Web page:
Graphene Oxide Mediated Broad-Spectrum Antibacterial Based on Bimodal Action of Photodynamic and Photothermal Effects

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Frontiers in Microbiology
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Romero M.P.
Marangoni V.S.
de Faria C.G.
Leite I.S.
Silva C.D.C.C.E.
Maroneze C.M.
Pereira-da-Silva M.A.
Bagnato V.S.
Inada N.M.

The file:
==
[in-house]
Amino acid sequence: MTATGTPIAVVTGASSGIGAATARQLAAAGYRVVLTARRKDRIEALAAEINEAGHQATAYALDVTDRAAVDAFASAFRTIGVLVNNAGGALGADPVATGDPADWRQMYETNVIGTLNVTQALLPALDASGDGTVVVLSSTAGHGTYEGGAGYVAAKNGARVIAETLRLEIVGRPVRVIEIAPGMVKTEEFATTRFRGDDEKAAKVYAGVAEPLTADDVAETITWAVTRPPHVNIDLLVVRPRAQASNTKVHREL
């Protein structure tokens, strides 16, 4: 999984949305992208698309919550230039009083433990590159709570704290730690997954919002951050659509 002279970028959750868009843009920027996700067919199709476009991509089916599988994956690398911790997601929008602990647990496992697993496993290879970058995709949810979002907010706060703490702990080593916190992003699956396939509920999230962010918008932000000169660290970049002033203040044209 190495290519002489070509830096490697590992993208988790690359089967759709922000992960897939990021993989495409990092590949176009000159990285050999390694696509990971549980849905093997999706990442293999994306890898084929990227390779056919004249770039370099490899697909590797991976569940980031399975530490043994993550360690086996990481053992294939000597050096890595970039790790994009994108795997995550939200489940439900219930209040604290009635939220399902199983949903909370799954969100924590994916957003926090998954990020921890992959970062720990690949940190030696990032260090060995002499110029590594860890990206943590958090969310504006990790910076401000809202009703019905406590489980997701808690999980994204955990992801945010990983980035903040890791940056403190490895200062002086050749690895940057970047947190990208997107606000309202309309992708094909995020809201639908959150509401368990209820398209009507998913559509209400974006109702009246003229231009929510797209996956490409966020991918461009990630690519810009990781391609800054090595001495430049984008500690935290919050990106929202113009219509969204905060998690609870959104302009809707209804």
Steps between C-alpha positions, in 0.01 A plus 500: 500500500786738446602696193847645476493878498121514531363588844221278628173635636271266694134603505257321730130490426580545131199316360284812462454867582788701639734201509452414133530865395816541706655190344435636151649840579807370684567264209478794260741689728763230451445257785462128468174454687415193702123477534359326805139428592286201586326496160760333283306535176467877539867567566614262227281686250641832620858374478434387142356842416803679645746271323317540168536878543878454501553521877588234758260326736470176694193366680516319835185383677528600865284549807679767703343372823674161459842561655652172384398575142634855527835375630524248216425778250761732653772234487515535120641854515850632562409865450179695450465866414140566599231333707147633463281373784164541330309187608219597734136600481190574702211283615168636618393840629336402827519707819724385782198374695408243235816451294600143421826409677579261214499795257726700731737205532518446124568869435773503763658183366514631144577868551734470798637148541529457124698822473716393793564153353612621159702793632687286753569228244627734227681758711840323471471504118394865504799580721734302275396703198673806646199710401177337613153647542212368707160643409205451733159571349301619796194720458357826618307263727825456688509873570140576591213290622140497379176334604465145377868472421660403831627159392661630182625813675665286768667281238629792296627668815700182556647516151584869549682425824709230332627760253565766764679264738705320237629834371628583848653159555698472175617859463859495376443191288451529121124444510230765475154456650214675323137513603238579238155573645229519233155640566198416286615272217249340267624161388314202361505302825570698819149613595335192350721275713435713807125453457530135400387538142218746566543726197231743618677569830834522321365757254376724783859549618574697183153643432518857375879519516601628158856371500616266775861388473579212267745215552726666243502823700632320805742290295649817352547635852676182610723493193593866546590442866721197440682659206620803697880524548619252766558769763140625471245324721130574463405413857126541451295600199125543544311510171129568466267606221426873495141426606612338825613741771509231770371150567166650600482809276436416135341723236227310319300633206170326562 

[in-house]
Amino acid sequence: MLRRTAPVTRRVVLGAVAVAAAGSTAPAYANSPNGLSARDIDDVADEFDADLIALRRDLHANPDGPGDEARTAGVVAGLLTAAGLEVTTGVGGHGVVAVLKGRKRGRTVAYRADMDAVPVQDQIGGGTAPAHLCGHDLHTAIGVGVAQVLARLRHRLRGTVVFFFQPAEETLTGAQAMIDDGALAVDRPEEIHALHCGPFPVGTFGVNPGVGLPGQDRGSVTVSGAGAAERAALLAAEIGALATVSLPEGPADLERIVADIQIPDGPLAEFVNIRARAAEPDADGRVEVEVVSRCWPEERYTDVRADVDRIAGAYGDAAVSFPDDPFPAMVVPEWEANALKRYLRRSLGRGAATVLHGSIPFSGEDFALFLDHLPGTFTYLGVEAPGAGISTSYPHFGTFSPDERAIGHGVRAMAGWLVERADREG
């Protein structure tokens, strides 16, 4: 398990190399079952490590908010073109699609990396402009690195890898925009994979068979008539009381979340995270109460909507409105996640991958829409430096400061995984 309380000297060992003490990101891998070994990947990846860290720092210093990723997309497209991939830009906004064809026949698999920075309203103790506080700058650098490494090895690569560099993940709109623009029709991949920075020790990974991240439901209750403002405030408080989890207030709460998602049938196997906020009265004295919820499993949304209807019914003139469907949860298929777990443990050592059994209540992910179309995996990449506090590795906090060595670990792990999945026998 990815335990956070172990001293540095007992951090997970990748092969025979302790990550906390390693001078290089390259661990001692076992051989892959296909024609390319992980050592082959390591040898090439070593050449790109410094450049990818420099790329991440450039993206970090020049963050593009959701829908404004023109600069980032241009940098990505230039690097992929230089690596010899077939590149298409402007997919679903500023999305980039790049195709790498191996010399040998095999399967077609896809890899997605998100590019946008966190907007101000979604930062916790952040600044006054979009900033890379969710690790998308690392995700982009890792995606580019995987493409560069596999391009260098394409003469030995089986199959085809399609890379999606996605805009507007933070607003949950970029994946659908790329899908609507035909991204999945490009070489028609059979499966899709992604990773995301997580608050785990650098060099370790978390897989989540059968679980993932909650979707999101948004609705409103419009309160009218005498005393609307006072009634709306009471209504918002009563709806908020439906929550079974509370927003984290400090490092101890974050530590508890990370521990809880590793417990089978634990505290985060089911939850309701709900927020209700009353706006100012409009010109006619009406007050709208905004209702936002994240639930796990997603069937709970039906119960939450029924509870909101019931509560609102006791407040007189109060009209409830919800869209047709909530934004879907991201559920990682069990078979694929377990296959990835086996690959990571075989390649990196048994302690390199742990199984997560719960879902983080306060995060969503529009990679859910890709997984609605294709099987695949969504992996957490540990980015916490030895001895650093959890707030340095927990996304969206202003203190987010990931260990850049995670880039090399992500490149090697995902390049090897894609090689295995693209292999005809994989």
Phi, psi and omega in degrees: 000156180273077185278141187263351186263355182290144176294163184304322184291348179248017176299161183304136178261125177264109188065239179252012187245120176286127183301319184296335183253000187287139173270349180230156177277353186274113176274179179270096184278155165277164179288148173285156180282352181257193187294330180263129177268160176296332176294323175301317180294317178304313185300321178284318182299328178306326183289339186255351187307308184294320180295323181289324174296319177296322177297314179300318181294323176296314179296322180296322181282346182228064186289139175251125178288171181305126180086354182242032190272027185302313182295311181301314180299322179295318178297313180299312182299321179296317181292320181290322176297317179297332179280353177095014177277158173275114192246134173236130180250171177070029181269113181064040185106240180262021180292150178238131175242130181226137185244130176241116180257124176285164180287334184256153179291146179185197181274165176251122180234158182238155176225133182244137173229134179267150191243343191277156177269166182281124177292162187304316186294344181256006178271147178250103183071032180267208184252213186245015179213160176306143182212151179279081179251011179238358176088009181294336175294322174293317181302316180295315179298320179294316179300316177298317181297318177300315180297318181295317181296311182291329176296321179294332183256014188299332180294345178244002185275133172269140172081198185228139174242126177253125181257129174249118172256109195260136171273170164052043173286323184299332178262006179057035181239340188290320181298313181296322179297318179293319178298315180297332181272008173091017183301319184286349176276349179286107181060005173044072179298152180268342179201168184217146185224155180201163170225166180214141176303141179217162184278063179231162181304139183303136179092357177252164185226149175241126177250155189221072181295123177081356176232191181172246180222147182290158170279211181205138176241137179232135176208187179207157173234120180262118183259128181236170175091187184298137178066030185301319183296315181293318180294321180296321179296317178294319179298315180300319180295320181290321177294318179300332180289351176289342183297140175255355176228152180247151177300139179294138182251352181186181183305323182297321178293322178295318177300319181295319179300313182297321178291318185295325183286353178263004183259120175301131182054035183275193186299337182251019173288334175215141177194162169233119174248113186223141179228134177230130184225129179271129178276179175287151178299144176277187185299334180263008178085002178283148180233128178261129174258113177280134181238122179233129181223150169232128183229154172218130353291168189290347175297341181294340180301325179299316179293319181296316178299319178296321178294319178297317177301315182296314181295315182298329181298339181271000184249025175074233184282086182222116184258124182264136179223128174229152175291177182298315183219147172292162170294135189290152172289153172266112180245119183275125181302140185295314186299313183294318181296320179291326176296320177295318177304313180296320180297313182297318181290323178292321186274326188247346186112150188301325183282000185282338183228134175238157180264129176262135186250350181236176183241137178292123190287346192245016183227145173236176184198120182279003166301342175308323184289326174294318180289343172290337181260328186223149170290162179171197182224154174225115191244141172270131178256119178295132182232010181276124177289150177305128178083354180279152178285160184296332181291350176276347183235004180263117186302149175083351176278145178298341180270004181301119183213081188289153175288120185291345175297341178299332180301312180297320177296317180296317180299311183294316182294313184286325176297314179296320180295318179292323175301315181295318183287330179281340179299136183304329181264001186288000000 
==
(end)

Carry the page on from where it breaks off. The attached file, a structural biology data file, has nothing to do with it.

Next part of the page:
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© Copyright © 2020 Romero, Marangoni, de Faria, Leite, Silva, Maroneze, Pereira-da-Silva, Bagnato and Inada.Graphene oxide (GO) with their interesting properties including thermal and electrical conductivity and antibacterial characteristics have many promising applications in medicine. The prevalence of resistant bacteria is considered a public health problem worldwide, herein, GO has been used as a broad spectrum selective antibacterial agent based on the photothermal therapy (PTT)/photodynamic therapy (PDT) effect. The preparation, characterization, determination of photophysical properties of two different sizes of GO is described. In vitro light dose and concentration-dependent studies were performed using Gram-negative Escherichia coli and Gram-positive Staphylococcus aureus bacteria based on the PTT/PDT effect used ultra-low doses (65 mW cm–2) of 630 nm light, to achieve efficient bacterial decontamination. The results show that GO and nanographene oxide (nGO) can sensitize the formation of 1O2 and allow a temperature rise of 55°C to 60°C together nGO and GO to exert combined PTT/PDT effect in the disinfection of gram-positive S. aureus and gram-negative E. coli bacteria. A complete elimination of S. aureus and E. coli bacteria based on GO and nGO is obtained by using a dose of 43–47 J cm–2 for high concentration used in this study, and a dose of around 70 J cm–2 for low dose of GO and nGO. The presence of high concentrations of GO allows the bacterial population of S. aureus and E. coli to be more sensitive to the use of PDT/PTT and the efficiency of S. aureus and E. coli bacteria disinfection in the presence of GO is similar to that of nGO. In human neonatal dermal fibroblast, HDFs, no significant alteration to cell viability was promoted by GO, but in nGO is observed a mild damage in the HDFs cells independent of nGO concentration and light exposure. The unique properties of GO and nGO may be useful for the clinical treatment of disinfection of broad-spectrum antimicrobials. The antibacterial results of PTT and PDT using GO in gram-positive and gram-negative bacteria, using low dose light, allow us to conclude that GO and nGO can be used in dermatologic infections, since the effect on human dermal fibroblasts of this treatment is low compared to the antibacterial effect.
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